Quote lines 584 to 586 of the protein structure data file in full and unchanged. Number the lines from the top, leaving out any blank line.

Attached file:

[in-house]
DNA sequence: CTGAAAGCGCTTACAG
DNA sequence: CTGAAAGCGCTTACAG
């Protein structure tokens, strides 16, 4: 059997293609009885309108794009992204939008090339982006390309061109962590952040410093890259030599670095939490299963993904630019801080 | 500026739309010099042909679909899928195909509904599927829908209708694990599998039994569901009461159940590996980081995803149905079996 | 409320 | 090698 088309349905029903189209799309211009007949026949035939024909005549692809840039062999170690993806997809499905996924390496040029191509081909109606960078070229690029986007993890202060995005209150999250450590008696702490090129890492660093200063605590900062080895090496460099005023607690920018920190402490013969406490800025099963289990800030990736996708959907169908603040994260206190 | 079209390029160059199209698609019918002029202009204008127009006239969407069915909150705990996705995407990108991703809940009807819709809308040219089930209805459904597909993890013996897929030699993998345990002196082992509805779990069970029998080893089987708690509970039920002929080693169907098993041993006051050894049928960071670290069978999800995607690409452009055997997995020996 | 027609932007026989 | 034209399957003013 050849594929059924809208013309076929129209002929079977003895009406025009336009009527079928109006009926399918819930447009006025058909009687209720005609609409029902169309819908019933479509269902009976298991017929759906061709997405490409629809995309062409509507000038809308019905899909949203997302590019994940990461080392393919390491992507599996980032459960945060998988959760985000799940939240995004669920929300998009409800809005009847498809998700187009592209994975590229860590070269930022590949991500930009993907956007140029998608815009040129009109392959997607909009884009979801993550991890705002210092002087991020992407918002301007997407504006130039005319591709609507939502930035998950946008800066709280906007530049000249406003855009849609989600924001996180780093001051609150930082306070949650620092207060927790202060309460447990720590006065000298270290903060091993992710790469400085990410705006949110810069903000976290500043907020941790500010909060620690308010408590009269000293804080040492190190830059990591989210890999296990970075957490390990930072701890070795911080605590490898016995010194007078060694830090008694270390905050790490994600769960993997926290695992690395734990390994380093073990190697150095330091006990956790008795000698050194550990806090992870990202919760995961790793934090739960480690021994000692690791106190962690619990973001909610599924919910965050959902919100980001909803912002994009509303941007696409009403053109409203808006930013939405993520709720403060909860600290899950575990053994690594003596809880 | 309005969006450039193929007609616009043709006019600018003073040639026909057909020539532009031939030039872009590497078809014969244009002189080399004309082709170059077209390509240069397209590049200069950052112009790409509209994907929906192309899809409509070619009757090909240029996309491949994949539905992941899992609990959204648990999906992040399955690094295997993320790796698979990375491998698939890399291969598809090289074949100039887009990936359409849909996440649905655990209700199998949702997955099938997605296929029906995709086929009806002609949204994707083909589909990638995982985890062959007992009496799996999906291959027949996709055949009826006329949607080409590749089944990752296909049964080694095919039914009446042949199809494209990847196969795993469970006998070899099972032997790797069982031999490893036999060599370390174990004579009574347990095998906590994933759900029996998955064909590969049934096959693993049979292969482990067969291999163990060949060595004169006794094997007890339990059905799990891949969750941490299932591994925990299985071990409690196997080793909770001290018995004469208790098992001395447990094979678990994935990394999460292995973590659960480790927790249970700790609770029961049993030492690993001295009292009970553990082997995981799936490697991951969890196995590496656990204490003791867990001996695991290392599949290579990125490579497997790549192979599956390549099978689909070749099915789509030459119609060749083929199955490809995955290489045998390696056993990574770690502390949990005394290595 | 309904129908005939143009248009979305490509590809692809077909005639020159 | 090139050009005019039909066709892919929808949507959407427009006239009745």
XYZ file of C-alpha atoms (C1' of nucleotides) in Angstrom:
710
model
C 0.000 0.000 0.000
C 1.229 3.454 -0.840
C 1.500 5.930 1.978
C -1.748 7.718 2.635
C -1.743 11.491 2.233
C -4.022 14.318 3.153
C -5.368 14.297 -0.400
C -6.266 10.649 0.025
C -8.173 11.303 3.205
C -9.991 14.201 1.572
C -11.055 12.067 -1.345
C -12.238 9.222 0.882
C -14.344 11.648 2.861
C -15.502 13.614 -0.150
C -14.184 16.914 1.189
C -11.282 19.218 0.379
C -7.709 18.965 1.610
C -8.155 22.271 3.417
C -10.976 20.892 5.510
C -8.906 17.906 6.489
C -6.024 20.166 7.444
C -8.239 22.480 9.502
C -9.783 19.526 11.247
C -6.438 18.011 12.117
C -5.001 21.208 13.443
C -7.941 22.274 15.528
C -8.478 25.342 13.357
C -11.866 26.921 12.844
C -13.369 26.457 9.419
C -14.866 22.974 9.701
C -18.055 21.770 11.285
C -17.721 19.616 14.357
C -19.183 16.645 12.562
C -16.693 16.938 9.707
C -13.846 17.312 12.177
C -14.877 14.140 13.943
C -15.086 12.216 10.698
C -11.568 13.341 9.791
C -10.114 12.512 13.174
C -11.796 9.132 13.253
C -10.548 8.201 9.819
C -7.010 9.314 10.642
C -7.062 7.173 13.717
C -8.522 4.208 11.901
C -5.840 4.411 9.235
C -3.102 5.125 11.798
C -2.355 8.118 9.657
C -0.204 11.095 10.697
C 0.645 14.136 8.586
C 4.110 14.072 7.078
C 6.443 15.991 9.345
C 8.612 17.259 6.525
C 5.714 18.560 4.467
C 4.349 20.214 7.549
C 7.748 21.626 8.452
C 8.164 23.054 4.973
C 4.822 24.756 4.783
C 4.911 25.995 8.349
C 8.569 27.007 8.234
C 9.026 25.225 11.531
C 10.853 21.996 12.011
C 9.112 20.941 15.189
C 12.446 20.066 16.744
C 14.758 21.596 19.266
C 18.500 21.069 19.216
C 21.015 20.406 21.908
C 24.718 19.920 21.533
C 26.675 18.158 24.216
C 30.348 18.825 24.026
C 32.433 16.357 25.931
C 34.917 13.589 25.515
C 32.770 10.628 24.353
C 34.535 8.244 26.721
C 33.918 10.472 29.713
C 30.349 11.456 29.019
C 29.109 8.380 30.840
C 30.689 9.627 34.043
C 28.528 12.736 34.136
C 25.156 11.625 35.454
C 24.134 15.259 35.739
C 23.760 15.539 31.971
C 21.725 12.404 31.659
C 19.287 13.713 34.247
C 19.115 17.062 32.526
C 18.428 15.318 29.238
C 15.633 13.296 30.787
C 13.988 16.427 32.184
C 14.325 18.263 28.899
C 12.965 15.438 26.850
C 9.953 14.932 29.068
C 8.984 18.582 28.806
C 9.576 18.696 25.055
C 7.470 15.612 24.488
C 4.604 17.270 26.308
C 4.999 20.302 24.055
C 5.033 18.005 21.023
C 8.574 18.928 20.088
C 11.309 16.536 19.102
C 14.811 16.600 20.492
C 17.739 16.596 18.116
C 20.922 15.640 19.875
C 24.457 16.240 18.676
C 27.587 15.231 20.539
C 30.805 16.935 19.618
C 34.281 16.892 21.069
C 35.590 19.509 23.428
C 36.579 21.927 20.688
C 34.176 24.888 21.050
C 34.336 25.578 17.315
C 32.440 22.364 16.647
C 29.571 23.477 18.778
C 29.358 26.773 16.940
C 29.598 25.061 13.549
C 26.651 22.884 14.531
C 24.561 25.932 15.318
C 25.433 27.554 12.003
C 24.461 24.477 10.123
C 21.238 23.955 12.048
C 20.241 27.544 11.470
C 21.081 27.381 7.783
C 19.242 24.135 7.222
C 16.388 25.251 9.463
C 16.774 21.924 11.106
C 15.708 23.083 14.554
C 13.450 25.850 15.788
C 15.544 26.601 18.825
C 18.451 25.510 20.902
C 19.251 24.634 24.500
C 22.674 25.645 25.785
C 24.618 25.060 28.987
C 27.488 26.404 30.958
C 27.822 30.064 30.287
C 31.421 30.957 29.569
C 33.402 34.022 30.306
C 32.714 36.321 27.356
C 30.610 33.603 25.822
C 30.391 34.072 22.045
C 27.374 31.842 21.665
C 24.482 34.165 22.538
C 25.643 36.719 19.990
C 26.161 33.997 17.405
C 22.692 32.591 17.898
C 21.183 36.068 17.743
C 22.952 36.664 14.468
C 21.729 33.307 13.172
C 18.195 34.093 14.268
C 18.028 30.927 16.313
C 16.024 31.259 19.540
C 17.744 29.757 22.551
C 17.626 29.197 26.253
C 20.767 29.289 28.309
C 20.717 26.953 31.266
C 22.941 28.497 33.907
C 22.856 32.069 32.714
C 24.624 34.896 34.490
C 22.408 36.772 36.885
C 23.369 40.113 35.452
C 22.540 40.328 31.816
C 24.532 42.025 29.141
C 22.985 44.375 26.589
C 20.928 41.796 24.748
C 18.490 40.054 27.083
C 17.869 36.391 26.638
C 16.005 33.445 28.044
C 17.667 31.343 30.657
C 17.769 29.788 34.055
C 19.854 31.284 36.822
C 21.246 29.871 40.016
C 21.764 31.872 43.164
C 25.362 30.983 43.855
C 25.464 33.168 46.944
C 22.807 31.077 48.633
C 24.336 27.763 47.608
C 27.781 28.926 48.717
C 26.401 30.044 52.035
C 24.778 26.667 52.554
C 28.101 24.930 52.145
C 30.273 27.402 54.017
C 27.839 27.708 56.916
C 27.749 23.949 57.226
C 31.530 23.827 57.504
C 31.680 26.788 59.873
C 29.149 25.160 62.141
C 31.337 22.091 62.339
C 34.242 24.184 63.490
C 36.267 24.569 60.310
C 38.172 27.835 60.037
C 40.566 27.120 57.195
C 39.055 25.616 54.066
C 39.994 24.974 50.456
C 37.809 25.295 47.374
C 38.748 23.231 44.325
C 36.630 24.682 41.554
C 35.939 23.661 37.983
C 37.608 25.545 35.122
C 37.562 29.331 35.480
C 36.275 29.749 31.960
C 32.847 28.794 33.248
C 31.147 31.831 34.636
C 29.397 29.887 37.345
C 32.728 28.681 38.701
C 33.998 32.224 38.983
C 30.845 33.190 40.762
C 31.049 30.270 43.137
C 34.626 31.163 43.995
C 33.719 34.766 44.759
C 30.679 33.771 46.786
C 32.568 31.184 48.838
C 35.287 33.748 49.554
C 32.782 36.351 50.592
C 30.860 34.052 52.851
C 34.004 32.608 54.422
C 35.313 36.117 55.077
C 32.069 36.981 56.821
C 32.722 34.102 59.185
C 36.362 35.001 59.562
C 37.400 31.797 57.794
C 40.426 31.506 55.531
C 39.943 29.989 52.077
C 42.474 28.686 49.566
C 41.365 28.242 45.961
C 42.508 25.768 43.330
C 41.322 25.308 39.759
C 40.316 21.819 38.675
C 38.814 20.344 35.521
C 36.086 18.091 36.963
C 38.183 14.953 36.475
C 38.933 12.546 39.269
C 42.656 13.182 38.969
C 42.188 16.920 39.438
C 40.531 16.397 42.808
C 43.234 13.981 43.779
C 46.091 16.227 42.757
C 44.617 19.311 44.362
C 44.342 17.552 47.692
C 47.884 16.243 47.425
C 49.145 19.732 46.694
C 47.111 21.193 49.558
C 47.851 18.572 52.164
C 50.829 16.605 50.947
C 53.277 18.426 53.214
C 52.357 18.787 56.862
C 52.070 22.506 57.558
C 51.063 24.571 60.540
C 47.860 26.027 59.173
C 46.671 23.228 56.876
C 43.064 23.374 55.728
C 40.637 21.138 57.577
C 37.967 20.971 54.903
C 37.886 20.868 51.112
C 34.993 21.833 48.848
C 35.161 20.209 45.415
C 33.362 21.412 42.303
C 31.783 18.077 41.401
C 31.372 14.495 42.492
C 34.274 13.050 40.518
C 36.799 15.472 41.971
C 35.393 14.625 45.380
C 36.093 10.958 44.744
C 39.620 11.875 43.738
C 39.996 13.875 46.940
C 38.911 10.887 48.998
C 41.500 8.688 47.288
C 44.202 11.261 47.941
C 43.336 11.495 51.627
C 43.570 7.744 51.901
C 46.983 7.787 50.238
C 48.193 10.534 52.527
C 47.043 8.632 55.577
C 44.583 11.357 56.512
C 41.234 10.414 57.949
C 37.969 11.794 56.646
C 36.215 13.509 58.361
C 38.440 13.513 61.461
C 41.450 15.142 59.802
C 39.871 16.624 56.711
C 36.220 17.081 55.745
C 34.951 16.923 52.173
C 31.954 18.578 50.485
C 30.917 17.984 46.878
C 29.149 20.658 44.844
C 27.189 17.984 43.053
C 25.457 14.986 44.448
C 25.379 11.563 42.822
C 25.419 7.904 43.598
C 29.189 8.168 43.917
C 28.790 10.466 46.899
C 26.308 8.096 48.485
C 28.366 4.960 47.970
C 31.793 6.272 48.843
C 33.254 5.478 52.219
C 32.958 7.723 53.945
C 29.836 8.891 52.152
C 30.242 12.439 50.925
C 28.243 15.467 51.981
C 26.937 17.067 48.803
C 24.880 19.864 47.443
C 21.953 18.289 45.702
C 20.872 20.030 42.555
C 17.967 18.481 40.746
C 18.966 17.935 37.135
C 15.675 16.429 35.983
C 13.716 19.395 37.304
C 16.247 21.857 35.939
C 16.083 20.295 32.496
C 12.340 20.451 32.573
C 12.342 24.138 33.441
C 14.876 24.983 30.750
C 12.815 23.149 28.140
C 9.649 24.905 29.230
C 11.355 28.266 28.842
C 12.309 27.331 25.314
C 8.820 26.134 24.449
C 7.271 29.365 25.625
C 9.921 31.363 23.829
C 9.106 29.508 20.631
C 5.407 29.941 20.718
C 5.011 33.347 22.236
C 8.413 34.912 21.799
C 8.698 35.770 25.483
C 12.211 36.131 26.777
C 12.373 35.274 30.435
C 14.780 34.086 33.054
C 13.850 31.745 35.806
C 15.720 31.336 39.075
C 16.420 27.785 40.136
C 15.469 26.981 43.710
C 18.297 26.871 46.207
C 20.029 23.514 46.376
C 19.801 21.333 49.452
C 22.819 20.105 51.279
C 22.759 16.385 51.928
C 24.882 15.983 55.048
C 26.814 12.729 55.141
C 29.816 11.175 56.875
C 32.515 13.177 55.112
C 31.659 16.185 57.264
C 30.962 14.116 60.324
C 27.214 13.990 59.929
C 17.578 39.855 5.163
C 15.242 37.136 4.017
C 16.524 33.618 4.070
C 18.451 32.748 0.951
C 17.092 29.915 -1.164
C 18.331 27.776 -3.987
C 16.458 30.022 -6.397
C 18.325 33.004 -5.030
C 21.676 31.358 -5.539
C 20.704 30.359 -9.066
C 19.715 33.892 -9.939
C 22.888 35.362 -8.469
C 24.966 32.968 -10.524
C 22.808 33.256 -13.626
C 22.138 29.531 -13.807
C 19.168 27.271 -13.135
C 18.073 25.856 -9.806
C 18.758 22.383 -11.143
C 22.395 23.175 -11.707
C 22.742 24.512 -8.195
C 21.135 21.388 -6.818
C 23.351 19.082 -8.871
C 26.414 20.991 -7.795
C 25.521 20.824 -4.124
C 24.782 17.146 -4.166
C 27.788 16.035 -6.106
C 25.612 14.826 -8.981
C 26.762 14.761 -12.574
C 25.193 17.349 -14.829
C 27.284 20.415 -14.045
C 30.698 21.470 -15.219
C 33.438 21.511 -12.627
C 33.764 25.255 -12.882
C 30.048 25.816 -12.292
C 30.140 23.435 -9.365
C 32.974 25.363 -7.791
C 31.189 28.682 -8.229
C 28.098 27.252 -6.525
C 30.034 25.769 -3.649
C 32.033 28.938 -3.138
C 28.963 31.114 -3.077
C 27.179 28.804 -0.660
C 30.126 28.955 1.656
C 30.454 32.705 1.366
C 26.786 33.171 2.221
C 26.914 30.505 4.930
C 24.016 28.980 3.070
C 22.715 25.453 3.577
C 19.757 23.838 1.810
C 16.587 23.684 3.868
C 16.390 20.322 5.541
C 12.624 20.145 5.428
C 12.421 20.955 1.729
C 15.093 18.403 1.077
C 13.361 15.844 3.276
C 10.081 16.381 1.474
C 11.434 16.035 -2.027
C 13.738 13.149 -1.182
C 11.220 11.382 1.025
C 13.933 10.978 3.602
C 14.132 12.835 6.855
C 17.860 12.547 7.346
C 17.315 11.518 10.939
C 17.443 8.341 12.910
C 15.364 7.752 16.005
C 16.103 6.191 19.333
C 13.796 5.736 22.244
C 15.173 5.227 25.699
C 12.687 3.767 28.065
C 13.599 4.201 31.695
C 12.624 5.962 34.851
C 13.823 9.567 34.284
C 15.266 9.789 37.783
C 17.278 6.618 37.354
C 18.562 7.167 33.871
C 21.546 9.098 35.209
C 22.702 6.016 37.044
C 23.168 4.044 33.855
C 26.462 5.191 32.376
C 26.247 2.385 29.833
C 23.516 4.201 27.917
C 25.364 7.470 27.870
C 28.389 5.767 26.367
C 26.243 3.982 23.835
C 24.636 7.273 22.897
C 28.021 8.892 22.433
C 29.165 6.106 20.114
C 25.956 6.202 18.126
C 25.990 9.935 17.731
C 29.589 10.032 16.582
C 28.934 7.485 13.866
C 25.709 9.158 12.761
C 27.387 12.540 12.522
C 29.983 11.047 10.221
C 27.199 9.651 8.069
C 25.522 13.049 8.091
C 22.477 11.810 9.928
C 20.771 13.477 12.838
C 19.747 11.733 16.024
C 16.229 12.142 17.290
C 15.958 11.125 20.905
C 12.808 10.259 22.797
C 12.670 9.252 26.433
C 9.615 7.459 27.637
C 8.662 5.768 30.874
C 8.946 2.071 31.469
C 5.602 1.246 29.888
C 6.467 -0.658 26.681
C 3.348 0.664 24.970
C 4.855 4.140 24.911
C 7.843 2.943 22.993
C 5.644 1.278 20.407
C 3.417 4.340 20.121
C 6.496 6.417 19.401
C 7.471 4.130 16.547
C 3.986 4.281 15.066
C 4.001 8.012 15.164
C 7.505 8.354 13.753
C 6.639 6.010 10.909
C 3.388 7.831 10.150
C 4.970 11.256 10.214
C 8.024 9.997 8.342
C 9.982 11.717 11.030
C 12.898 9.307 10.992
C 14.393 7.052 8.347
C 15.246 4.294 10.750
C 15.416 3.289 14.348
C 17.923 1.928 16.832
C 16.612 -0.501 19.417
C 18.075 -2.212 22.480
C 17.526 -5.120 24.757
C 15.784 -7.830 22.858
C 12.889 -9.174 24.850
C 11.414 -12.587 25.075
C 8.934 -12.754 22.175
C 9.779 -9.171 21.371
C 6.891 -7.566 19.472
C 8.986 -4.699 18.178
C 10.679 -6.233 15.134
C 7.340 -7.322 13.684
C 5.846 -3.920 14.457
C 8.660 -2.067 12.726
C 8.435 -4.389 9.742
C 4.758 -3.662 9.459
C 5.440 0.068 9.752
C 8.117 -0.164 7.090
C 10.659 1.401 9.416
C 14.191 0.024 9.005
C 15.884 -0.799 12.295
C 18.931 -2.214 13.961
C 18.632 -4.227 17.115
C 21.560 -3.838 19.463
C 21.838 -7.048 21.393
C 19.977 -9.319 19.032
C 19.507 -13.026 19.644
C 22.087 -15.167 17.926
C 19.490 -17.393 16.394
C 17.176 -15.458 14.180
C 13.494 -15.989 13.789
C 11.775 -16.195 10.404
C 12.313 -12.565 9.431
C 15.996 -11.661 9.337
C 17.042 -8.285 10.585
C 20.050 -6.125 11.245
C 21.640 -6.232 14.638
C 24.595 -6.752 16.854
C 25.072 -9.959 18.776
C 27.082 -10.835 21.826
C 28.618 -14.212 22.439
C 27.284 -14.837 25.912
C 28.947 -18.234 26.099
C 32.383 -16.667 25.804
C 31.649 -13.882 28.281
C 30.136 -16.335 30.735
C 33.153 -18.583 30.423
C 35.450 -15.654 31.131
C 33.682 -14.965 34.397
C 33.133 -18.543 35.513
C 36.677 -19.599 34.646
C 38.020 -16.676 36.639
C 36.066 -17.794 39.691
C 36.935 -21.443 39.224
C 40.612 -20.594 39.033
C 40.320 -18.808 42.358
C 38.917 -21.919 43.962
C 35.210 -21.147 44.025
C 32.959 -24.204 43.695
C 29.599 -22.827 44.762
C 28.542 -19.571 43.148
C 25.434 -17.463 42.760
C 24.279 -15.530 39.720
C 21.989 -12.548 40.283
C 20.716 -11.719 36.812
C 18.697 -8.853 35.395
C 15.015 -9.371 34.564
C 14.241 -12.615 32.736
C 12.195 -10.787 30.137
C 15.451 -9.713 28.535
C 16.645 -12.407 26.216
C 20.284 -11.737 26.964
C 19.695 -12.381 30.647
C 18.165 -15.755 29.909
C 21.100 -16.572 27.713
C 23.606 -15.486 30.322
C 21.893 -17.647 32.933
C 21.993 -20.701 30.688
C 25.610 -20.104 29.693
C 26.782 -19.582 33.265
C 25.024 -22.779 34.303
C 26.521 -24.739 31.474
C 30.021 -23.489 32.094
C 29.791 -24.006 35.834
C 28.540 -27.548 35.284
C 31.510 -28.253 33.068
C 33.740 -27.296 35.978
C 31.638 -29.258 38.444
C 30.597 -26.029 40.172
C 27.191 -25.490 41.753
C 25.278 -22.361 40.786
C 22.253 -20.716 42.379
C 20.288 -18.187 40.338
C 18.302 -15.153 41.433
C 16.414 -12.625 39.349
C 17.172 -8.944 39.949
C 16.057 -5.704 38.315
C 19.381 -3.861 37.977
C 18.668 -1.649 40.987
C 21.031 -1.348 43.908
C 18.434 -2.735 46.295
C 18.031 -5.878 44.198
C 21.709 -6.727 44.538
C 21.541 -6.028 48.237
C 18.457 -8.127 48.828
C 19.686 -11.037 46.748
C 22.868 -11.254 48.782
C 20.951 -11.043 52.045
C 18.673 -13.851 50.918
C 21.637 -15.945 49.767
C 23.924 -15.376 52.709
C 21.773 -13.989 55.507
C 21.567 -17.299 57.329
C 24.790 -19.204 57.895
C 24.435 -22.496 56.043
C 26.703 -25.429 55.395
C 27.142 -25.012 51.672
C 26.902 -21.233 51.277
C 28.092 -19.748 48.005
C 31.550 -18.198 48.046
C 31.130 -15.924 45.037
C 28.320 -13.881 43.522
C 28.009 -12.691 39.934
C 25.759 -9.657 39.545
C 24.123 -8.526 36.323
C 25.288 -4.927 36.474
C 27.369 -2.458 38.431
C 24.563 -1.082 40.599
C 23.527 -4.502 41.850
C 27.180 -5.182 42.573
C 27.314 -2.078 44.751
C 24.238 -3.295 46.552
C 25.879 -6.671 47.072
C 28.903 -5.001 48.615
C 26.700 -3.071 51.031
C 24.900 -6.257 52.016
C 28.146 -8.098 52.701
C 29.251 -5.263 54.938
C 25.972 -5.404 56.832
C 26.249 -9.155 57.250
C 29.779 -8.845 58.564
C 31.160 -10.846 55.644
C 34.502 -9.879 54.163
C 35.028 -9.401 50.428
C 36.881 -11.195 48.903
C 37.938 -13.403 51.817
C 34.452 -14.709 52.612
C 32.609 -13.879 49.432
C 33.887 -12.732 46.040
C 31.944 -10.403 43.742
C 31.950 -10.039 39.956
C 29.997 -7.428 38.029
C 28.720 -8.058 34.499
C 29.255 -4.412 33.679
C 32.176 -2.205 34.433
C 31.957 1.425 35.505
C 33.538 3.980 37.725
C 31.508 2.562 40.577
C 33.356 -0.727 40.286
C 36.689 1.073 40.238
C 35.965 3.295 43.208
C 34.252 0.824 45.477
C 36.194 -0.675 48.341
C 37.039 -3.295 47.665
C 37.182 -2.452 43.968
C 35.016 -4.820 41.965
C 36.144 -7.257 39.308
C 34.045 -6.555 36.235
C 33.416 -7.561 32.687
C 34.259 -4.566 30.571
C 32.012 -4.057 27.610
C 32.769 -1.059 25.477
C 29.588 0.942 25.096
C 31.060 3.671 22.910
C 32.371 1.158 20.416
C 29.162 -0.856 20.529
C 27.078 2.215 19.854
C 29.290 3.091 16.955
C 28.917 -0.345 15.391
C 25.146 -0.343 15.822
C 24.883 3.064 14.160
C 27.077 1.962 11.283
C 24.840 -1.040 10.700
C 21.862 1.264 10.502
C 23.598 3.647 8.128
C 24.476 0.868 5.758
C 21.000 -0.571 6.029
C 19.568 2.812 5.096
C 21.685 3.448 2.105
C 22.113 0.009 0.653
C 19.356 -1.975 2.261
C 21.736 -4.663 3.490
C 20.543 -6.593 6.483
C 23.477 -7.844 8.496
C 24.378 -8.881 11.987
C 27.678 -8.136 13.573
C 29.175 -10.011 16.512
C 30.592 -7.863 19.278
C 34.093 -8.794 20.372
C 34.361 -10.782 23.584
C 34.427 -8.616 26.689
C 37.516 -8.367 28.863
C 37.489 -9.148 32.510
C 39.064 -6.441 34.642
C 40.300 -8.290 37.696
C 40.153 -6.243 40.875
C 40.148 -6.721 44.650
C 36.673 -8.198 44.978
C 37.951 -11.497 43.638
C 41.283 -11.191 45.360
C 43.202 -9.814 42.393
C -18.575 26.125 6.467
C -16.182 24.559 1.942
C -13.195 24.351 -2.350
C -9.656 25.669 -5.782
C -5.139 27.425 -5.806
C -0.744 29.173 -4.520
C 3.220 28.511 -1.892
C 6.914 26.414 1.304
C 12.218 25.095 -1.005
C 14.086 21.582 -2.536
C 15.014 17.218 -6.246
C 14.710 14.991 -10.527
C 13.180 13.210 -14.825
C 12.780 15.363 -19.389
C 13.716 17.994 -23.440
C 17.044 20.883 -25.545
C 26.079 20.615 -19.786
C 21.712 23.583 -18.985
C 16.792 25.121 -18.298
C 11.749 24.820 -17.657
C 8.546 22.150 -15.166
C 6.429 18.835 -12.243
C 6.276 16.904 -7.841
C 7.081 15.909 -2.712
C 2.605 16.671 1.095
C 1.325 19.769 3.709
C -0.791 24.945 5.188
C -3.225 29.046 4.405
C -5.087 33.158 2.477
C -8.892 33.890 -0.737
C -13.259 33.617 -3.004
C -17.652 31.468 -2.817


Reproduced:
C 21.637 -15.945 49.767
C 23.924 -15.376 52.709
C 21.773 -13.989 55.507